Oh, if I only had more time in a day, days in a week, weeks in a months, and months in a year!
 

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Just curious about the BMW electric water pump. how does it work?
It's just a motor driving a pump, variable speed, depending on temperature. The motors are known to fail unexpectedly, leaving you stranded. 70 to 80k miles is typical safe life before failure. Expensive at $300 or so. Frankly, I'd rather have a conventional pump that usually gives warning before failure.
 

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Discussion Starter #8
Just curious about the BMW electric water pump. how does it work?
As mentioned above, it's DC motor driving an impeller. There are a few different sizes depending on the car it's from, and you can send it a PWM signal to control it's speed (has an SSR built into it). There's a company that makes a standalone controller (https://www.tecomotive.com/en/products/tinycwa.html) but my ECU will control it so I'll be good there.

They are considered a wear item and should be replaced every 60,000 miles/100,000 km. Not really much more expensive of a part than an M120 water pump and probably no more difficult to replace (don't need to remove the radiator to do the job).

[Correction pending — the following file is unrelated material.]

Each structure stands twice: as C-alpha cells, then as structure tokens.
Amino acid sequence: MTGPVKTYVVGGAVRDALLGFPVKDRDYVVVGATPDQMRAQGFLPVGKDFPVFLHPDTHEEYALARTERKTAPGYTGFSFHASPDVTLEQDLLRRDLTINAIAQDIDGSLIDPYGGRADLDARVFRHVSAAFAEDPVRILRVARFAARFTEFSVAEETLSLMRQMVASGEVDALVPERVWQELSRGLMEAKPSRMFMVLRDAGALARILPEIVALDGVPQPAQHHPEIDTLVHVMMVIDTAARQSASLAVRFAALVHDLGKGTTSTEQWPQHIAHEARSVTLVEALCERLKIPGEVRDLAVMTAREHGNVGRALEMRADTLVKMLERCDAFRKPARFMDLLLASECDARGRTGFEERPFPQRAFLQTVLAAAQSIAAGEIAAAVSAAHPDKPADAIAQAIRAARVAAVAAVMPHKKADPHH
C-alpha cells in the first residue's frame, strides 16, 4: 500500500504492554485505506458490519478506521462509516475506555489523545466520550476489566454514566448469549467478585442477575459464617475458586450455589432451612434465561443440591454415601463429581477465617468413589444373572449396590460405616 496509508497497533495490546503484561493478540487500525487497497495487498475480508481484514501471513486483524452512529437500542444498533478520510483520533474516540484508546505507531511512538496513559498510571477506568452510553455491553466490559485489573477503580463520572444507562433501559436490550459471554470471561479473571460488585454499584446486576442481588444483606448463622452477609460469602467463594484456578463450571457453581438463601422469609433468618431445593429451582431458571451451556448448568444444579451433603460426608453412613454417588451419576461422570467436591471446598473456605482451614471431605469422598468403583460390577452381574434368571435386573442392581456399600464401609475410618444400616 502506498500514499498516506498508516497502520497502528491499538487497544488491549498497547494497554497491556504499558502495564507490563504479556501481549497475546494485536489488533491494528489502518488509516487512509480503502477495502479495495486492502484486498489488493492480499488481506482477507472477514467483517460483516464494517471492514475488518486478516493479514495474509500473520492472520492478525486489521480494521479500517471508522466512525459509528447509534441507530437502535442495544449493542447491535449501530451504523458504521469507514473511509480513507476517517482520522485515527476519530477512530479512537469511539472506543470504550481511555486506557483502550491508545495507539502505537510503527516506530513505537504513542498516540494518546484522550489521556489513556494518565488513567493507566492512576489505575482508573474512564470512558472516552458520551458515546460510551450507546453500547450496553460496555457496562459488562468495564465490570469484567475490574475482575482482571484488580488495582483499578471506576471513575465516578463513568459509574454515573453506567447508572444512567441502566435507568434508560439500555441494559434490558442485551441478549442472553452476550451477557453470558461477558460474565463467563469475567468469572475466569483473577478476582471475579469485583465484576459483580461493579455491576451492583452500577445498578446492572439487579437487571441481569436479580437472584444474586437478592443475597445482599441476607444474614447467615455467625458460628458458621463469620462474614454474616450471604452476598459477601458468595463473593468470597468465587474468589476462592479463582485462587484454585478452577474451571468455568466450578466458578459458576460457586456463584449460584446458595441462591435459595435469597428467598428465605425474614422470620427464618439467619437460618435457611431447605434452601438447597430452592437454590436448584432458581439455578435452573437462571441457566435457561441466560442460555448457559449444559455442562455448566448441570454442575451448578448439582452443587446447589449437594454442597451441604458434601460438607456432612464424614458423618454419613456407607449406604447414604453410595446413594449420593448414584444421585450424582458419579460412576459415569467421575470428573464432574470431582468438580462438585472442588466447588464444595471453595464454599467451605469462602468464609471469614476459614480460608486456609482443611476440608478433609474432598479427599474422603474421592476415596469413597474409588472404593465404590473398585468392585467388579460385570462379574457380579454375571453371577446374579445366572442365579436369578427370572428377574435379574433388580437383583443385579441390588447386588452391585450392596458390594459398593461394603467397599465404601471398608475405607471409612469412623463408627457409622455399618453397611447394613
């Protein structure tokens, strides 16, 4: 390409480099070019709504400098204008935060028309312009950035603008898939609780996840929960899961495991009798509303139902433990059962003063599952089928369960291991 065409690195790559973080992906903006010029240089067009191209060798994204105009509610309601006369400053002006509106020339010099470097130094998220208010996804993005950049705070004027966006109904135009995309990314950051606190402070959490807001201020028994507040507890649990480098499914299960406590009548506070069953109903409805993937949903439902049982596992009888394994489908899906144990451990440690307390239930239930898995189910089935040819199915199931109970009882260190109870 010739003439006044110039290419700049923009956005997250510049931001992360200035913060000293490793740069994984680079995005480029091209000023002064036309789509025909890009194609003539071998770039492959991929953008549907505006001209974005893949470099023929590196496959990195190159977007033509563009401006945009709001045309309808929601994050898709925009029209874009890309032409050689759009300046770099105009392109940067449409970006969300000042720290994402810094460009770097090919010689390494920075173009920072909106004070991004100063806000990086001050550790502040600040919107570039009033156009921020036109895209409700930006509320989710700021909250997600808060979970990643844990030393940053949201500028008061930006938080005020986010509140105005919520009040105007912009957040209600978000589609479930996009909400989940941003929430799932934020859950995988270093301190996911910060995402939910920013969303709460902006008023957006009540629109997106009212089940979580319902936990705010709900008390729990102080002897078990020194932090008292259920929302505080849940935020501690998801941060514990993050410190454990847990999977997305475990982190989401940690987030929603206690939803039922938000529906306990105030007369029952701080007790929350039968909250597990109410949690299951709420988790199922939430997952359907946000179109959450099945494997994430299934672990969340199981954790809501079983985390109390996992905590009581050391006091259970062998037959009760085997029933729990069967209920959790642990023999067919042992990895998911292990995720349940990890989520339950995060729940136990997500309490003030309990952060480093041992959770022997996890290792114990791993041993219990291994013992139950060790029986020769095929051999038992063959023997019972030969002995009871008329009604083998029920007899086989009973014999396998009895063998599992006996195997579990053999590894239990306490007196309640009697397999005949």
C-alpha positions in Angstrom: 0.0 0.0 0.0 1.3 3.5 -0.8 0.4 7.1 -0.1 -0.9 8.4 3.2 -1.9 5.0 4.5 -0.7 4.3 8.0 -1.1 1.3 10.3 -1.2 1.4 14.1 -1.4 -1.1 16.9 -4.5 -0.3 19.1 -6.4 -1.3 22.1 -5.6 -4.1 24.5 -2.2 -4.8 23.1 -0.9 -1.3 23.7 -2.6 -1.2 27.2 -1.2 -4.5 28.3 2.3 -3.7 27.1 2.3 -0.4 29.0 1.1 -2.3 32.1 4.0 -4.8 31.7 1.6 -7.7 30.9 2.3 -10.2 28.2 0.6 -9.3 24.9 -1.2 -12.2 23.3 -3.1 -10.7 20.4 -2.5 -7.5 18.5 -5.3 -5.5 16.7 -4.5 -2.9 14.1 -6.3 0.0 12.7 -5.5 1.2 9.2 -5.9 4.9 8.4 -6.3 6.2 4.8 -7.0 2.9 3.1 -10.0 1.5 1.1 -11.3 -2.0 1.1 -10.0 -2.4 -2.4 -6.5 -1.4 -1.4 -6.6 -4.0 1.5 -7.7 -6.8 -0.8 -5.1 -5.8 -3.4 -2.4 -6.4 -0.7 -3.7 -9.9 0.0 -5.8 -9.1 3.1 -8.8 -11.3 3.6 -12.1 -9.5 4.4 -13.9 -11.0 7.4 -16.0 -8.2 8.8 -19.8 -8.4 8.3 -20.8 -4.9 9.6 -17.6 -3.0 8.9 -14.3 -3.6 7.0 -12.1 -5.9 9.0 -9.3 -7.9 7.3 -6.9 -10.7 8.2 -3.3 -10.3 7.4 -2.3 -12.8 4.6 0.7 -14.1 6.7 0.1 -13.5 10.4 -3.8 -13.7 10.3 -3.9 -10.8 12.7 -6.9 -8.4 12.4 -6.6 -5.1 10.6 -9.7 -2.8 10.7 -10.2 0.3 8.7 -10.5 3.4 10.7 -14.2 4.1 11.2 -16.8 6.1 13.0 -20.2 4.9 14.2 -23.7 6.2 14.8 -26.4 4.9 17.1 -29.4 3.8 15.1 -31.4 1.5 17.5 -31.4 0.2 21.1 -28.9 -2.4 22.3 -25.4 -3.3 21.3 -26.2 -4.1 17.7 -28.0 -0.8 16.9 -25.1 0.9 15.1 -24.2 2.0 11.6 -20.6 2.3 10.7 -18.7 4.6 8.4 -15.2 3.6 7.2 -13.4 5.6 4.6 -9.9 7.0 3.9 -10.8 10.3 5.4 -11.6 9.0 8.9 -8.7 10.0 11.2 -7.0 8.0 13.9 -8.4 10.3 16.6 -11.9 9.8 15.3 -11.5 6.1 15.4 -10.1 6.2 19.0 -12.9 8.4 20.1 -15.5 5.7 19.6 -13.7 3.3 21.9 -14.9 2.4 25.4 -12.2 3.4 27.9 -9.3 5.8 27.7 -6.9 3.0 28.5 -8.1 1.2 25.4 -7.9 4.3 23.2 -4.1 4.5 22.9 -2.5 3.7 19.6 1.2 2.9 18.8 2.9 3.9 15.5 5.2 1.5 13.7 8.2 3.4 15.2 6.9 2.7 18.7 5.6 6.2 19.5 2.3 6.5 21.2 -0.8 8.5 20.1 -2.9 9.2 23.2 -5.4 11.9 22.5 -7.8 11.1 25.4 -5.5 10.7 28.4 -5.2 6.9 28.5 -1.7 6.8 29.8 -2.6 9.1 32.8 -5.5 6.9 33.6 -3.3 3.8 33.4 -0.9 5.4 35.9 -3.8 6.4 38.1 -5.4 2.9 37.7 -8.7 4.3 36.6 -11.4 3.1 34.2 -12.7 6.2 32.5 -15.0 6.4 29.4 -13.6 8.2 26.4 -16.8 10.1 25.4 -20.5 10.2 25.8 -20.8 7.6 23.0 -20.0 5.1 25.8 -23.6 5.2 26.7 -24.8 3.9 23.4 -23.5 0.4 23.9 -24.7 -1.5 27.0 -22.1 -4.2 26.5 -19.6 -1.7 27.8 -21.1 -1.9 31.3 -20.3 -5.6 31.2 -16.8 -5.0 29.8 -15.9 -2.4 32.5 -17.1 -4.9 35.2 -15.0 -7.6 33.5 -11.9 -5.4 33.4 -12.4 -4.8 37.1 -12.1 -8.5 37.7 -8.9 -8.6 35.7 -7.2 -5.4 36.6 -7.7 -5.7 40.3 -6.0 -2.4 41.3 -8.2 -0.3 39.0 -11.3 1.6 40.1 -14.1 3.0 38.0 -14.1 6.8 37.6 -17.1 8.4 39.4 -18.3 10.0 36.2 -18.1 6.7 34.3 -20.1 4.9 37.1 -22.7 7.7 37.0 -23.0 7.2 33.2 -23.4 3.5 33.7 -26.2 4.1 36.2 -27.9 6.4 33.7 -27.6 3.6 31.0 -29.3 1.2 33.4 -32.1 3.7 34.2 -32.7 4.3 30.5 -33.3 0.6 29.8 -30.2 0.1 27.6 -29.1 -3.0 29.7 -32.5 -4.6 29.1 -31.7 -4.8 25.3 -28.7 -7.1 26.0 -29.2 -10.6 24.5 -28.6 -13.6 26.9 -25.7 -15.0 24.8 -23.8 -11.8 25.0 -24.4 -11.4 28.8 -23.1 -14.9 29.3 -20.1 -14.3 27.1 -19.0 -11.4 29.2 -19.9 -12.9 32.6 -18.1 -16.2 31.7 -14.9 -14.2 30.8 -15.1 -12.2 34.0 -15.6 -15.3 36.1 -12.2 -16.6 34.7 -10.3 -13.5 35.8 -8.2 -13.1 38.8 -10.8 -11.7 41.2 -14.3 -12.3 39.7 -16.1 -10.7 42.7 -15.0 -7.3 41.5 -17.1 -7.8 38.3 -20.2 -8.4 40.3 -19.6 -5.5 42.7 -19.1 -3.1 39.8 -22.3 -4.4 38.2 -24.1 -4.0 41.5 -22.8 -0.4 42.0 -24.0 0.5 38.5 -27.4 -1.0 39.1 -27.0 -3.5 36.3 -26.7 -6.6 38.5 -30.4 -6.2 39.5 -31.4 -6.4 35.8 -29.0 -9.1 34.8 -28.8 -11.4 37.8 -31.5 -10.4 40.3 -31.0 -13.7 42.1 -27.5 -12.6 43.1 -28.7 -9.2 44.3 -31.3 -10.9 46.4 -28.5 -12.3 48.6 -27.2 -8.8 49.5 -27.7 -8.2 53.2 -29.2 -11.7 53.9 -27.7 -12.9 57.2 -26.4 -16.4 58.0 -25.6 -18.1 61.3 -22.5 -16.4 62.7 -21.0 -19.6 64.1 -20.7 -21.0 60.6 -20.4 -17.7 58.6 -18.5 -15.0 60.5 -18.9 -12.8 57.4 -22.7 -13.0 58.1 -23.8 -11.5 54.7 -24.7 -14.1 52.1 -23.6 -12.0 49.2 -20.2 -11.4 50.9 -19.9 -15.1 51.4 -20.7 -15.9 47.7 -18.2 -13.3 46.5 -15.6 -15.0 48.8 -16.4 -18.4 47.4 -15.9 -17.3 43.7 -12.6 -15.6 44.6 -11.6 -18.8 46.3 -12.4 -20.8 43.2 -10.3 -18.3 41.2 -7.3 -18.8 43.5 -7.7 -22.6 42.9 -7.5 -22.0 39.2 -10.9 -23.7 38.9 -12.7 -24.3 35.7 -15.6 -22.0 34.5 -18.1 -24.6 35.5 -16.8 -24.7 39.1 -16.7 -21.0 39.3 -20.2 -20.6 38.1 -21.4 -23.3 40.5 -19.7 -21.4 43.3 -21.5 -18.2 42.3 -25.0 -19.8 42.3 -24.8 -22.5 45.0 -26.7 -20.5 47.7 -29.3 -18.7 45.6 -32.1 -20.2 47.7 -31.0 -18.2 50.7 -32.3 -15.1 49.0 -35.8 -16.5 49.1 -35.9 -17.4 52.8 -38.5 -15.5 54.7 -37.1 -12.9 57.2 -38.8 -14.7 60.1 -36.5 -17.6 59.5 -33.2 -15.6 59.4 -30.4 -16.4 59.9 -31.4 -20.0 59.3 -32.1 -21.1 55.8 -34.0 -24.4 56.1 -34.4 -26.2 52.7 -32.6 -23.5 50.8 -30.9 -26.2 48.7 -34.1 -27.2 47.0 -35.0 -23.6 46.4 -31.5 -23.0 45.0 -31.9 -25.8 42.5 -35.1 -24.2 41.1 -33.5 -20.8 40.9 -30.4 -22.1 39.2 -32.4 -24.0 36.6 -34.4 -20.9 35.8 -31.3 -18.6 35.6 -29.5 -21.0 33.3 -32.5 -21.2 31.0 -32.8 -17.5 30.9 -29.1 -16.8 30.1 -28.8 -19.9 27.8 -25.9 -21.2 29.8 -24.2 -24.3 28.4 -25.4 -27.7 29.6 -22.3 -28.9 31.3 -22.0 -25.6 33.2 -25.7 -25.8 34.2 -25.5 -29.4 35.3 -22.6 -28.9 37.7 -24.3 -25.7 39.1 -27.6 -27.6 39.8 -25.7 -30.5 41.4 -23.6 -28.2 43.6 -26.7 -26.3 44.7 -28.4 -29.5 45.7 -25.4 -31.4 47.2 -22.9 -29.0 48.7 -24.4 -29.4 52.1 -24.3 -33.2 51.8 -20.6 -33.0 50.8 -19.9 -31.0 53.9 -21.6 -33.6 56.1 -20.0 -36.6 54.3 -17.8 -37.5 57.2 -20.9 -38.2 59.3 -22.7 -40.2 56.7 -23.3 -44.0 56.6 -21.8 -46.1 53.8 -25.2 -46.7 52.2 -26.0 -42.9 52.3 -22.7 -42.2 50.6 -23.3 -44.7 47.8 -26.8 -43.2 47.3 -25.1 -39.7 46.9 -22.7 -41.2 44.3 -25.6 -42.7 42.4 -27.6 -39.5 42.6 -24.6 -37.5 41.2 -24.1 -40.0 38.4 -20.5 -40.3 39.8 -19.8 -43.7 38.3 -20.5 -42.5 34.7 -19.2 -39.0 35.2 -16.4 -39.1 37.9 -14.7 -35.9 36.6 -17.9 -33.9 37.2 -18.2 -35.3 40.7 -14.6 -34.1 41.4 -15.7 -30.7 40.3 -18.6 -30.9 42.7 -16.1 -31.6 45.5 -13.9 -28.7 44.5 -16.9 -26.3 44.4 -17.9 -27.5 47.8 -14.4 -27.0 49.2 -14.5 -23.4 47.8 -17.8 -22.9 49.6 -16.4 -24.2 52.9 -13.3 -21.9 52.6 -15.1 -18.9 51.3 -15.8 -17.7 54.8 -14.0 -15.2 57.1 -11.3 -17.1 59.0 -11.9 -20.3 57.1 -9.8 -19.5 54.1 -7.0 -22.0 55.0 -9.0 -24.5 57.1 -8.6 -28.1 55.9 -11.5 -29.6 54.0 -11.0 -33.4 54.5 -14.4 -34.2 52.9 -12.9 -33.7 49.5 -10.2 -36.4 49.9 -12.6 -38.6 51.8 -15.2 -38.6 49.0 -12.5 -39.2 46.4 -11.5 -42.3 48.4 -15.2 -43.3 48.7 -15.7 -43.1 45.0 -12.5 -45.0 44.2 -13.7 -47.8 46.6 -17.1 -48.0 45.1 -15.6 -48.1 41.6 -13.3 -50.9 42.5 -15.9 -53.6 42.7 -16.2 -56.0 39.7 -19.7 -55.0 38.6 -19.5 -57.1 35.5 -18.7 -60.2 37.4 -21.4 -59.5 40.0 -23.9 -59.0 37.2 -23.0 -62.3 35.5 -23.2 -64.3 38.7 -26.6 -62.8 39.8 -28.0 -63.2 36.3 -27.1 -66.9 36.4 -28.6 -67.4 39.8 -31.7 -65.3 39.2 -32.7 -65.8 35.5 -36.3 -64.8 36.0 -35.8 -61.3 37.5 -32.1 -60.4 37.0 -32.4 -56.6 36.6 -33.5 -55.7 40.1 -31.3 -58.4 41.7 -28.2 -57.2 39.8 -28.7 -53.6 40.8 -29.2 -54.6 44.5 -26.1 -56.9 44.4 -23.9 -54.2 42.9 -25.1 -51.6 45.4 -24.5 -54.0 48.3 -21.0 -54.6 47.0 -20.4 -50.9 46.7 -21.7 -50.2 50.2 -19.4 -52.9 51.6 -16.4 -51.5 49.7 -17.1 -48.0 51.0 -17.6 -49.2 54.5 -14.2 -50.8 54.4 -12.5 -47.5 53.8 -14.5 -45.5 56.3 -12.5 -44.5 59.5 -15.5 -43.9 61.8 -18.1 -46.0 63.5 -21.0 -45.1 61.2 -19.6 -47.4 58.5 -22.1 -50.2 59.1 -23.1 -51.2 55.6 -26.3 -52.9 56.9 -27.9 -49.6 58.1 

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Thank you for the reply, learning about all that electrical stuff as we speak, thats a cool way around a part that is known to fail. Do you think it takes less of a parasitic loss as a side effect?
 

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Thank you for the reply, learning about all that electrical stuff as we speak, thats a cool way around a part that is known to fail. Do you think it takes less of a parasitic loss as a side effect?
The conventional pump on an M120 is less prone to failure catastrophically than the BMW electric pump. I've got a 530xi with 75000 miles that I won't drive anywhere but locally until I change the pump because when it quits, it's flatbed time. It's typically the motor that fails, not the pump. On some BMWs it's a real bitch to change. Fortunately on mine, there's a little more room. An independent shop quoted $1200 to do the job. Parts kit (pump, thermostat, bolts (aluminum one-use bolts, gaskets, coolant) is around $350.